Now, if you read my Linux kernel crash analysis book, you will find the analysis quite interesting. With the CS register dump pointing to 0033 (odd last digit, details in the book), this means kernel oops triggered by a userland error. That is normally not possible, unless you have a hardware error or a bad system call. Since the laptop is stable and works well with the other two operating systems, including MX itself (and Windows 11), my guess is that this version has a wonky platform-specific module that does not cooperate well with IdeaPad's firmware.
Furthermore, during the boot, you can see an AMDGPU error show on the screen, which is NOT there when you boot the KDE one. Hint, this would also most likely explain why Firefox isn't launching, especially if it expects to use hardware acceleration (enabled by default), and there ain't no proper firmware support, so the system can't use the GPU correctly, hence the CPU revving. So this looks like a really bad issue, and it kills my entire review.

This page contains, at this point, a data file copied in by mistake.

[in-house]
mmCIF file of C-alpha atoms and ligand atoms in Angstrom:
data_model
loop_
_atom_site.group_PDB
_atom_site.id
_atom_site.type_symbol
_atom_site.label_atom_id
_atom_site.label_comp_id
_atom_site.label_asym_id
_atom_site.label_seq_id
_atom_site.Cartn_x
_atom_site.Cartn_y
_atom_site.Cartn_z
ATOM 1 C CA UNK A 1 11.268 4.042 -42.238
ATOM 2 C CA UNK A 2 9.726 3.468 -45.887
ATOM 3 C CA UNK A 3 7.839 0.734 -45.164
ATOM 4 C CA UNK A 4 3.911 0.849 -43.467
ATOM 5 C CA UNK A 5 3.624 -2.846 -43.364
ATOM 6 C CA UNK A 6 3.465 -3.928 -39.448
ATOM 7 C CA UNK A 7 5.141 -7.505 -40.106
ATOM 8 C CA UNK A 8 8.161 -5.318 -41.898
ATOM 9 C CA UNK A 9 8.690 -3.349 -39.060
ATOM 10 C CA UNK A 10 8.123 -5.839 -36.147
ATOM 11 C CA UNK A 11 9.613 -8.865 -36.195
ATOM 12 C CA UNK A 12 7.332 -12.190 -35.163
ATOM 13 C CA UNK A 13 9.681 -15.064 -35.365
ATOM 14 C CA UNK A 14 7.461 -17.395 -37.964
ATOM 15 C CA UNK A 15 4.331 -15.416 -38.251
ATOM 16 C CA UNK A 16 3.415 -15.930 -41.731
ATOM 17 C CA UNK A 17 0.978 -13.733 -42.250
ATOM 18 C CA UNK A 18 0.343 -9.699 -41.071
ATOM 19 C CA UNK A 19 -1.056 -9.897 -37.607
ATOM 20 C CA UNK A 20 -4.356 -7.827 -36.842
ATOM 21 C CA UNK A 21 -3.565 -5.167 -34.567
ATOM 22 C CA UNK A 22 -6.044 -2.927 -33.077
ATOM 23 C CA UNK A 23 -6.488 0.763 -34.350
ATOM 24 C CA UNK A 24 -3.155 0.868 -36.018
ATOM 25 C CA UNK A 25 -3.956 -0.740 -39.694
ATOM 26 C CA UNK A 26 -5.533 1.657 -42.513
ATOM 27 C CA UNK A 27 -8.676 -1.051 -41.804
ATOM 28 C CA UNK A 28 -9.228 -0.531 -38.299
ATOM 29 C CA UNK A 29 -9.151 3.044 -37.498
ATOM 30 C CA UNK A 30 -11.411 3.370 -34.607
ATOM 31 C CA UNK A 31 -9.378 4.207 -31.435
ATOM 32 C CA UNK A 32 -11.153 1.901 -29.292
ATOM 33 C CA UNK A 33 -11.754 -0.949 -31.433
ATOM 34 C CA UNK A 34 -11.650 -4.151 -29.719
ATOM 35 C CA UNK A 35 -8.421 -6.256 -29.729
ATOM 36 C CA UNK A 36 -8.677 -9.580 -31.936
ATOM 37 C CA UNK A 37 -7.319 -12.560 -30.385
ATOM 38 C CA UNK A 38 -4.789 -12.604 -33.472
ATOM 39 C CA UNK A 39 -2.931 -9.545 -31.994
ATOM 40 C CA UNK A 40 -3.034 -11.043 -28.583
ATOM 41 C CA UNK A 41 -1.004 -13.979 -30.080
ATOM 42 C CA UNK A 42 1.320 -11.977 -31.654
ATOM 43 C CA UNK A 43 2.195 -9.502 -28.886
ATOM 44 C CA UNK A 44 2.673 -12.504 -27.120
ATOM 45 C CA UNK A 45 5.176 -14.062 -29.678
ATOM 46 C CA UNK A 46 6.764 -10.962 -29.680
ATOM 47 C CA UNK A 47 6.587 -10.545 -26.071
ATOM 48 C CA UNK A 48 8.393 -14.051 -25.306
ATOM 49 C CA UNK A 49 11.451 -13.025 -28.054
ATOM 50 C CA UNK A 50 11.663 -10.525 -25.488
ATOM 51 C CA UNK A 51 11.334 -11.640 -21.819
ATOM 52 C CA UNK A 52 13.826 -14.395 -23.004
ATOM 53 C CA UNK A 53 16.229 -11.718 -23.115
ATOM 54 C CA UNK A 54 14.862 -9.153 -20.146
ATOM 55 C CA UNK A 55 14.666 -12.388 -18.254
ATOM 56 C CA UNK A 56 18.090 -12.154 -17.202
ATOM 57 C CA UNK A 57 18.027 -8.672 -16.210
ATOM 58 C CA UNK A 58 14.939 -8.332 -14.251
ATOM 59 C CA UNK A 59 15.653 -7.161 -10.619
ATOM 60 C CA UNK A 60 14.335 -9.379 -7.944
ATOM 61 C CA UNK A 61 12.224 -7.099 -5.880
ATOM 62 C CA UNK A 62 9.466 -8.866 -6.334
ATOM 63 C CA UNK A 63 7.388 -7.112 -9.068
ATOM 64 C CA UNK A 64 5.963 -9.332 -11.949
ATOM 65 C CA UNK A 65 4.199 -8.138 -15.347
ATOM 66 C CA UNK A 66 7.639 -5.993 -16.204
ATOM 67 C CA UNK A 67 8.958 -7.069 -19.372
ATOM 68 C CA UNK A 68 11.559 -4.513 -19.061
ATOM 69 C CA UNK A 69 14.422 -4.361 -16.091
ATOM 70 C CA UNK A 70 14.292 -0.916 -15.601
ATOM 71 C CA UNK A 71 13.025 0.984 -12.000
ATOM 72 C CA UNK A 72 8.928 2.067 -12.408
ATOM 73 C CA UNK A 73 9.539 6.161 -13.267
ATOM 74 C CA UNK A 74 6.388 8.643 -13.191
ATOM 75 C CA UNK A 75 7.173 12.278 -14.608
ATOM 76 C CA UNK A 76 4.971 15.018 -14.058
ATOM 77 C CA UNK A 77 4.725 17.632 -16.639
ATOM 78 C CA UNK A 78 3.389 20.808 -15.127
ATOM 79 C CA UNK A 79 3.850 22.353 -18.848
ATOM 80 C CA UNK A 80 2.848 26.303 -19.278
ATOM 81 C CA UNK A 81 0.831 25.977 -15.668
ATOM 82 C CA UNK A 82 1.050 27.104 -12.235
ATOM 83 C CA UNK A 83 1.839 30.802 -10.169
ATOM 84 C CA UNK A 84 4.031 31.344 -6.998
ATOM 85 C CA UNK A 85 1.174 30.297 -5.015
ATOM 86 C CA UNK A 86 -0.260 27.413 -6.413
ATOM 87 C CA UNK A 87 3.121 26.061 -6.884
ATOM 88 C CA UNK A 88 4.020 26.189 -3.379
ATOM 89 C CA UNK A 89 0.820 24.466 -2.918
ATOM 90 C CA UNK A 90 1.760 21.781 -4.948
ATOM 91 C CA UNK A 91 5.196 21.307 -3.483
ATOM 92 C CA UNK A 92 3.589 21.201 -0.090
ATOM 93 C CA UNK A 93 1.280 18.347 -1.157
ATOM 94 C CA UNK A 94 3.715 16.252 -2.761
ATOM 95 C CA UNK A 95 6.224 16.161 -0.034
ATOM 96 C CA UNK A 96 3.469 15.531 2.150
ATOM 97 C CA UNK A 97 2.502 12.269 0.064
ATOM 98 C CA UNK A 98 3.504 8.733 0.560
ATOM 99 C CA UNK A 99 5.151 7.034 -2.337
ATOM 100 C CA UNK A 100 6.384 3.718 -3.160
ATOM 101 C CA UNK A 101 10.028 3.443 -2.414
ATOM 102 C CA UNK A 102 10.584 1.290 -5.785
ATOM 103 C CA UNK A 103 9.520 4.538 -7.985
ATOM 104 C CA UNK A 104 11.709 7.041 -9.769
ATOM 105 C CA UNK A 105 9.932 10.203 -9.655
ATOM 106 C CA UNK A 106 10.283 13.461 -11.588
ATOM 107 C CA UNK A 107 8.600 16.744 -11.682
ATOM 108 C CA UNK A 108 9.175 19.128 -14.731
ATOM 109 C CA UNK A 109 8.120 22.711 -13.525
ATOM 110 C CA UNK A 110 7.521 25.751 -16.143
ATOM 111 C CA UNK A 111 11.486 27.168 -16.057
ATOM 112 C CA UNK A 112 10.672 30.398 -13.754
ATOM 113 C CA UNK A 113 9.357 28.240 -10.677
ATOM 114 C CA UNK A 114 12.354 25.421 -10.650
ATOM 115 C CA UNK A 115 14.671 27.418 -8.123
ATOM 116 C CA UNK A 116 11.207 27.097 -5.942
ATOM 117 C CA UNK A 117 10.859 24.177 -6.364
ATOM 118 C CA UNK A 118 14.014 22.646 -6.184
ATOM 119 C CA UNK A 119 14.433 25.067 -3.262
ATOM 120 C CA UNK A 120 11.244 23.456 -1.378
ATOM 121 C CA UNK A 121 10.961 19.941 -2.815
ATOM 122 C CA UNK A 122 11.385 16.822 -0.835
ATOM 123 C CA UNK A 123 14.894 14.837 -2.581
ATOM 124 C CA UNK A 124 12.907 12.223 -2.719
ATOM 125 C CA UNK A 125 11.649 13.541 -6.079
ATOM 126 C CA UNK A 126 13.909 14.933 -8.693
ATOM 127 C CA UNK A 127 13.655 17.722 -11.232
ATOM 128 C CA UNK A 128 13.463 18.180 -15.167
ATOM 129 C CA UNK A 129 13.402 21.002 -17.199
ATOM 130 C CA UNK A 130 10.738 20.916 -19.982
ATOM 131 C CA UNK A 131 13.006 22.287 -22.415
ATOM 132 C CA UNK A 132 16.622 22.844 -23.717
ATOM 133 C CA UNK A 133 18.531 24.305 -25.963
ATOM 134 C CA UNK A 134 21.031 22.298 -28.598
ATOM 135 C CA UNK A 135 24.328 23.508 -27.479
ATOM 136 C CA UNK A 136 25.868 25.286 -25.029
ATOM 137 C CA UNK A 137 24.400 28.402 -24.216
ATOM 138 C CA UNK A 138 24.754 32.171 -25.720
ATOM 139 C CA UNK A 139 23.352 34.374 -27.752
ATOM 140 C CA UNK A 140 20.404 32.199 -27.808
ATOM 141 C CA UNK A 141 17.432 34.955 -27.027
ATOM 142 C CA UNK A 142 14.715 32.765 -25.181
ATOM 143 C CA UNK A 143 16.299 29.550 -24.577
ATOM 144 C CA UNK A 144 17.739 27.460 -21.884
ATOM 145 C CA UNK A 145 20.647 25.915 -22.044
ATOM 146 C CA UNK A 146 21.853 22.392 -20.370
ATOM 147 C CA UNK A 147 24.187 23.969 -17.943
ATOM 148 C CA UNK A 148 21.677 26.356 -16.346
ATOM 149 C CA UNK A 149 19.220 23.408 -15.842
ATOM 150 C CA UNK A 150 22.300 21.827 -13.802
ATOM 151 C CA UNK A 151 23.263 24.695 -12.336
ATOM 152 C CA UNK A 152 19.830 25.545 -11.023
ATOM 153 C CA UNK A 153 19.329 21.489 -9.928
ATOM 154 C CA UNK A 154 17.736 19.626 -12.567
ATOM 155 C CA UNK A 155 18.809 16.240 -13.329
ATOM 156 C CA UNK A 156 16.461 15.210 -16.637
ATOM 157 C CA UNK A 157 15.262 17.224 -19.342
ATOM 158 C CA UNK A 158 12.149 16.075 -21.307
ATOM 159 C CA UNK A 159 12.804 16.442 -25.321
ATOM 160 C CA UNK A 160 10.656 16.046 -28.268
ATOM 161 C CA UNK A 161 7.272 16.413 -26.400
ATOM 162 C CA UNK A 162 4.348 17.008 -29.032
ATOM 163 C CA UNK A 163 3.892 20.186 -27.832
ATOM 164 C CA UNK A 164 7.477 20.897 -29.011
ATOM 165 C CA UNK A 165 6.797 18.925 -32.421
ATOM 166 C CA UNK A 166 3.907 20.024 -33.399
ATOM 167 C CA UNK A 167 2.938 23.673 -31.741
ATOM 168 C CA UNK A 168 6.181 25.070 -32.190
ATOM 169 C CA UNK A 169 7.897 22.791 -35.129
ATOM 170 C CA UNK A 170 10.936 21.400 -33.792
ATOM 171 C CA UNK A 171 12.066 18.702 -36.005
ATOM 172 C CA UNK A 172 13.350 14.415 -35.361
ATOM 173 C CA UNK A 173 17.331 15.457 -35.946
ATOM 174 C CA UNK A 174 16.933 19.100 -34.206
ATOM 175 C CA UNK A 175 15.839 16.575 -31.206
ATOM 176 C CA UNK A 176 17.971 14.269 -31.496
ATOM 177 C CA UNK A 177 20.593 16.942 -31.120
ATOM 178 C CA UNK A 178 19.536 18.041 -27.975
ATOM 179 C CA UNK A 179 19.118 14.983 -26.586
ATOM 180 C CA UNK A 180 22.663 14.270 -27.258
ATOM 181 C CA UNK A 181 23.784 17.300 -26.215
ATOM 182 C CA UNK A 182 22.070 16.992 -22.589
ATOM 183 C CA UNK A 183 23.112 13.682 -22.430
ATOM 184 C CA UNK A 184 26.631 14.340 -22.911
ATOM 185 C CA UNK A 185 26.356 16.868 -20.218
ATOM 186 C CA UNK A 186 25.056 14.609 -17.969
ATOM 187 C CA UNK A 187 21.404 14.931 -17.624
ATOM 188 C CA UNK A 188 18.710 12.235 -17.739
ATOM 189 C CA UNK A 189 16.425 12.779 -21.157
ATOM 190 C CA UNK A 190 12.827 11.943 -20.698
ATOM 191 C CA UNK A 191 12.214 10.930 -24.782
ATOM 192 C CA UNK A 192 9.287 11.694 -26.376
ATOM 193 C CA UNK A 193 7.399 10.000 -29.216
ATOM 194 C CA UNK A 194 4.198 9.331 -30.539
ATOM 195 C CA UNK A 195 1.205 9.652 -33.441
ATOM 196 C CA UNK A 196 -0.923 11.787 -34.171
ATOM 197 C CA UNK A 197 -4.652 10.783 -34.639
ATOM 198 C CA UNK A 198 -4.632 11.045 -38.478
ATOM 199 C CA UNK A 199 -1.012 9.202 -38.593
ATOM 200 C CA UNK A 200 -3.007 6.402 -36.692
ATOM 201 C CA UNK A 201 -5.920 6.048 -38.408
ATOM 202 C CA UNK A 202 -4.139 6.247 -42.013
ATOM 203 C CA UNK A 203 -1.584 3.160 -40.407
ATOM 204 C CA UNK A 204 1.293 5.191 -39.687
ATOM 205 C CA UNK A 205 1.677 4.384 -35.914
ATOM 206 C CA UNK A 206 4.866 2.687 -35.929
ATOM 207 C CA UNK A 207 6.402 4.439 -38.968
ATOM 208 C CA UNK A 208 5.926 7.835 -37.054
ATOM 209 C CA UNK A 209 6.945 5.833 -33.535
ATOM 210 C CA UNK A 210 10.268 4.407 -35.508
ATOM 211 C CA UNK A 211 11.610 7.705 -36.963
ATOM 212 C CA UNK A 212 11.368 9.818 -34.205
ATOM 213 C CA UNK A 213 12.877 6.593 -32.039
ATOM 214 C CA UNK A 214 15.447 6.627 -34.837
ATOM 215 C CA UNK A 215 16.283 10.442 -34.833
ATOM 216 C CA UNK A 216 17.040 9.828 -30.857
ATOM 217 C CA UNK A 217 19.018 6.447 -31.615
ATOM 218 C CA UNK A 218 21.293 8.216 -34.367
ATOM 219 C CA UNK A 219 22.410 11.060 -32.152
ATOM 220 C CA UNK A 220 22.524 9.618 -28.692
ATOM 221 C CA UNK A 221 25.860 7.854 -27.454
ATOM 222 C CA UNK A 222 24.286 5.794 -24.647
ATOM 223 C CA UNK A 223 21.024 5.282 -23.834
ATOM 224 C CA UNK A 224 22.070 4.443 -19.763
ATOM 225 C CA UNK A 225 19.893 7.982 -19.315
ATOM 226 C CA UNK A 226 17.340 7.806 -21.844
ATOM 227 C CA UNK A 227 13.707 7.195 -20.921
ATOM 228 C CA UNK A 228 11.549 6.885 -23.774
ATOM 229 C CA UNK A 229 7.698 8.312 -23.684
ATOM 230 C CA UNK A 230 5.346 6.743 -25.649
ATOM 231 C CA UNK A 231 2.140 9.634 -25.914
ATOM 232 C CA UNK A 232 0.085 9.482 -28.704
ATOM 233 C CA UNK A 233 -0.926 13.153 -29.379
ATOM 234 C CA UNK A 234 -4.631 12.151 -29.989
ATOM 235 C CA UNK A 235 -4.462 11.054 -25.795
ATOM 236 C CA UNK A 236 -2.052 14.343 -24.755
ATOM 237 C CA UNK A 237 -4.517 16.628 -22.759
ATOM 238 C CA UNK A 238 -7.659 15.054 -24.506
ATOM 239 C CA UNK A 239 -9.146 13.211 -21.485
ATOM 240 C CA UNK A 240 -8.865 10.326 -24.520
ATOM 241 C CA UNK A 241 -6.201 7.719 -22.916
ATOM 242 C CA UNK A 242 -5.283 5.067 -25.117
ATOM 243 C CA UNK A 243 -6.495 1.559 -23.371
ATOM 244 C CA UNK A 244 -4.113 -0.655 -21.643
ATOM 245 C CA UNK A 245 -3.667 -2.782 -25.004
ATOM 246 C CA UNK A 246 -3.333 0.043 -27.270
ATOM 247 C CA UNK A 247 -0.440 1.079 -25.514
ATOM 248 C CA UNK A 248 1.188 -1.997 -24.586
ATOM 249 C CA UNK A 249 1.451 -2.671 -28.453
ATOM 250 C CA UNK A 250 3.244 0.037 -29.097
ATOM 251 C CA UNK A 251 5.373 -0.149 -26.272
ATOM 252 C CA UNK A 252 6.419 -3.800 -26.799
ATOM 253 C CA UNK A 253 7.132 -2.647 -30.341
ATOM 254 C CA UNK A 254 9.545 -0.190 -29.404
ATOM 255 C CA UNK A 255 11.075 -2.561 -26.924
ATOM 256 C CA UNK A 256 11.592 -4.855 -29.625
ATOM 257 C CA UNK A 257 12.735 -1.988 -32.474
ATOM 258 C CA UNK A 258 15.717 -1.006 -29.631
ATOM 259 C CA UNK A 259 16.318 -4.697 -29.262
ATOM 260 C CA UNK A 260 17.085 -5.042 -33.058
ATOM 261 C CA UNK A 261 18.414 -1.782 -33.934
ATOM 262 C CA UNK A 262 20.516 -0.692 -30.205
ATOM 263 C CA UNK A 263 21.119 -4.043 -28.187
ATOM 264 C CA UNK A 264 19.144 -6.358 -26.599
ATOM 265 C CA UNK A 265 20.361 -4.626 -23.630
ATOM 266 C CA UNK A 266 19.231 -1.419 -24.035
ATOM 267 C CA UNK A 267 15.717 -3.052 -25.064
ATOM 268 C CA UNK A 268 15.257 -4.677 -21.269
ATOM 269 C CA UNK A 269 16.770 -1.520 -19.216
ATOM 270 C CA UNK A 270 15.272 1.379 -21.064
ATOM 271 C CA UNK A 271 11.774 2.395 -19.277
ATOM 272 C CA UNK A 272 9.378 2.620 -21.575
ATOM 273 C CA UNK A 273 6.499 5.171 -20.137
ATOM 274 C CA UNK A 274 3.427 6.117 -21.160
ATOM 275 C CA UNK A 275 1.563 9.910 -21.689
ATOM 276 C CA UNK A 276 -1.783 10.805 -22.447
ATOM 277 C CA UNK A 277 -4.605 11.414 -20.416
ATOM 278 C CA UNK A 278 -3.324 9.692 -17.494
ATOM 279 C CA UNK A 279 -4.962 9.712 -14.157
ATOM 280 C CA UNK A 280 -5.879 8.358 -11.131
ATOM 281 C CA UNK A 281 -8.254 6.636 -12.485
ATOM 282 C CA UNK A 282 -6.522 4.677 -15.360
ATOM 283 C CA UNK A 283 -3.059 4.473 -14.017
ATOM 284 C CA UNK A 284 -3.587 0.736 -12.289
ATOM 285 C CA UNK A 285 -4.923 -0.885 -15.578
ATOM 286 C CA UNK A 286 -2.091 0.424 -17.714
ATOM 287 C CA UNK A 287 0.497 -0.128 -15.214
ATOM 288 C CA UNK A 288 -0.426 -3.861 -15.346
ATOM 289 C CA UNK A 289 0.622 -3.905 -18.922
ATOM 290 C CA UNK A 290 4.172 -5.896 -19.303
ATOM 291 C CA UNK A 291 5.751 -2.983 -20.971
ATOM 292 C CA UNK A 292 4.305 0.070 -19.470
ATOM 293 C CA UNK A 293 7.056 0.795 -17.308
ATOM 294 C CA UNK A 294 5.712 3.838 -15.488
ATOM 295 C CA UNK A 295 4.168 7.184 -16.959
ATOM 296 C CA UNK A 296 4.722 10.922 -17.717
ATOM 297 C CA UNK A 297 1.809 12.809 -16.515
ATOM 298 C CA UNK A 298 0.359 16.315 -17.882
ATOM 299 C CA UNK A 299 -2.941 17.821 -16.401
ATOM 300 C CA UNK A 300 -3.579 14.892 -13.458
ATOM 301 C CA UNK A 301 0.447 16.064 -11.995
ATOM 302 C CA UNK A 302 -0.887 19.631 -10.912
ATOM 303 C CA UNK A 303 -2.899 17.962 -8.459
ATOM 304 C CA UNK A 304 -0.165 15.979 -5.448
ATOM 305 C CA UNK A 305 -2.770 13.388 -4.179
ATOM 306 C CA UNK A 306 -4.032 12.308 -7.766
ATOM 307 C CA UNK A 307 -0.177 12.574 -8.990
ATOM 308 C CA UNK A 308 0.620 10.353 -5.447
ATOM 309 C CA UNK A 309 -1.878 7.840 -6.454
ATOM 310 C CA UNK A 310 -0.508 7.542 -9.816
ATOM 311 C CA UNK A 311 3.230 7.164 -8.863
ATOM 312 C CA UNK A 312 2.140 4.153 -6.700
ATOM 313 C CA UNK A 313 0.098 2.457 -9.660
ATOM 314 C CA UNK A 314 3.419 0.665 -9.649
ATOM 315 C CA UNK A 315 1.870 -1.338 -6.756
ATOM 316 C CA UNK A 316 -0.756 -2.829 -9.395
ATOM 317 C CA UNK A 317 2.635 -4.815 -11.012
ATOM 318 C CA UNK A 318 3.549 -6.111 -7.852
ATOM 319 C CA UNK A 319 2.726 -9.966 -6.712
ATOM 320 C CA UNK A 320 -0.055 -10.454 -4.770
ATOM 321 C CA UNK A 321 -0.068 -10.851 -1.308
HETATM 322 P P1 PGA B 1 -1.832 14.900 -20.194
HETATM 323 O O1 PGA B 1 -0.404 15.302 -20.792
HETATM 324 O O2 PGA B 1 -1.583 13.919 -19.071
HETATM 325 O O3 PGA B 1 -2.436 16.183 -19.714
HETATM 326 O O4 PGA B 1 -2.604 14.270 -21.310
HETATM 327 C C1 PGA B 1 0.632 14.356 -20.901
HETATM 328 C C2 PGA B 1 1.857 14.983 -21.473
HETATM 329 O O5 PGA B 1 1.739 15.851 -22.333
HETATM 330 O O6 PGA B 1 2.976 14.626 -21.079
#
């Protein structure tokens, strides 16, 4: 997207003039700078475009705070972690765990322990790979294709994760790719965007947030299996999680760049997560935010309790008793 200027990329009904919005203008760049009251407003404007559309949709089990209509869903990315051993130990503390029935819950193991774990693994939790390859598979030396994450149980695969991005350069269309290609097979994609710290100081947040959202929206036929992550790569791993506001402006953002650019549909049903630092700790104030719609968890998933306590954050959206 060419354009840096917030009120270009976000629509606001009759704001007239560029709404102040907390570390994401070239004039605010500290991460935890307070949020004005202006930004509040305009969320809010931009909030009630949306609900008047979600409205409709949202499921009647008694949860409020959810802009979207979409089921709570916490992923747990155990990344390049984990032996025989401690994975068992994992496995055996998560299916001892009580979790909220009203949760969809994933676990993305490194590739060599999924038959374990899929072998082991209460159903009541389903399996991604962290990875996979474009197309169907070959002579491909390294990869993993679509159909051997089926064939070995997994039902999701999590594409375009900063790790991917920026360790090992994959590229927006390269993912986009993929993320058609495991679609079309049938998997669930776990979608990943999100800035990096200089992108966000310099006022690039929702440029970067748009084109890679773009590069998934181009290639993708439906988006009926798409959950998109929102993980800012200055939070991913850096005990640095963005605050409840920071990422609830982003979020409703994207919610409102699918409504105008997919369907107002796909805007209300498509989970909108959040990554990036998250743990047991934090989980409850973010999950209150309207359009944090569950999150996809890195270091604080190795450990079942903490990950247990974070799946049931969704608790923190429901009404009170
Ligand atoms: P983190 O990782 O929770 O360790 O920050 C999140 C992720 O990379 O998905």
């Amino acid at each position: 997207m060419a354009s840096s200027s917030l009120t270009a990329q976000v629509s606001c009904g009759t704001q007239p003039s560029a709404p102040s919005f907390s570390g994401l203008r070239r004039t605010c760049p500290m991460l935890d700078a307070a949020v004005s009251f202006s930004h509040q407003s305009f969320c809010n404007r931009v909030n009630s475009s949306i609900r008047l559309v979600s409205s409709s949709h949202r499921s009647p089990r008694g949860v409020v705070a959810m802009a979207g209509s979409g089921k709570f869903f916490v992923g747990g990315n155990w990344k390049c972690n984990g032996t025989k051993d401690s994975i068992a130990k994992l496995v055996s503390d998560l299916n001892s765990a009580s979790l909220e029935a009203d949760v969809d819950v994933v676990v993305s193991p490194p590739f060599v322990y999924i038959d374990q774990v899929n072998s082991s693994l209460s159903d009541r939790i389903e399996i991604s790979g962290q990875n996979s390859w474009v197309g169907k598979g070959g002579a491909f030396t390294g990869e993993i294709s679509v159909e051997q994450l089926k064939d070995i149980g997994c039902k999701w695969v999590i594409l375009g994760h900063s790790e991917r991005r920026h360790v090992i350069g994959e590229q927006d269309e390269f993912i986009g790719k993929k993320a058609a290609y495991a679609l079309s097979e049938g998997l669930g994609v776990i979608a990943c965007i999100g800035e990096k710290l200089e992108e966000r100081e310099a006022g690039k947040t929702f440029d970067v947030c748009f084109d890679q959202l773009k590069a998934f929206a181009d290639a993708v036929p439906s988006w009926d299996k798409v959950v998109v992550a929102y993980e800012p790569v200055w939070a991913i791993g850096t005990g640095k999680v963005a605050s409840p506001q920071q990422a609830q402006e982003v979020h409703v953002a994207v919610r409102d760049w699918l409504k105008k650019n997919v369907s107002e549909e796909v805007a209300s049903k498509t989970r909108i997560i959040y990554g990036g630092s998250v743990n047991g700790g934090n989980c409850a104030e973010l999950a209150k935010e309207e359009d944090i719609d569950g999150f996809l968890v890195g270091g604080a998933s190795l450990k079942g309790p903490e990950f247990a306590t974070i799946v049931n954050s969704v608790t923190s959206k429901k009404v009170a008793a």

Other than that ...
Well, the visual styling was bad. Worse than in MX-19.3. So, increasing the scaling with xrandr just makes everything blurry, like blowing up a picture above its native resolution. Conky also disappears from the screen when you do this. A pretty bad design.
Font scaling and font size increase, at least, work fine. But making the bottom panel taller led to tons of problems. The PulseAudio icon and the battery indicator icon behave separately from the other indicators in the system area. While you can resize the rest (automatically or manually), these behave on their own, so this looks ugly. The Bluetooth icon also loses its nice style and becomes the ancient Gnome-2-like 1999 icon.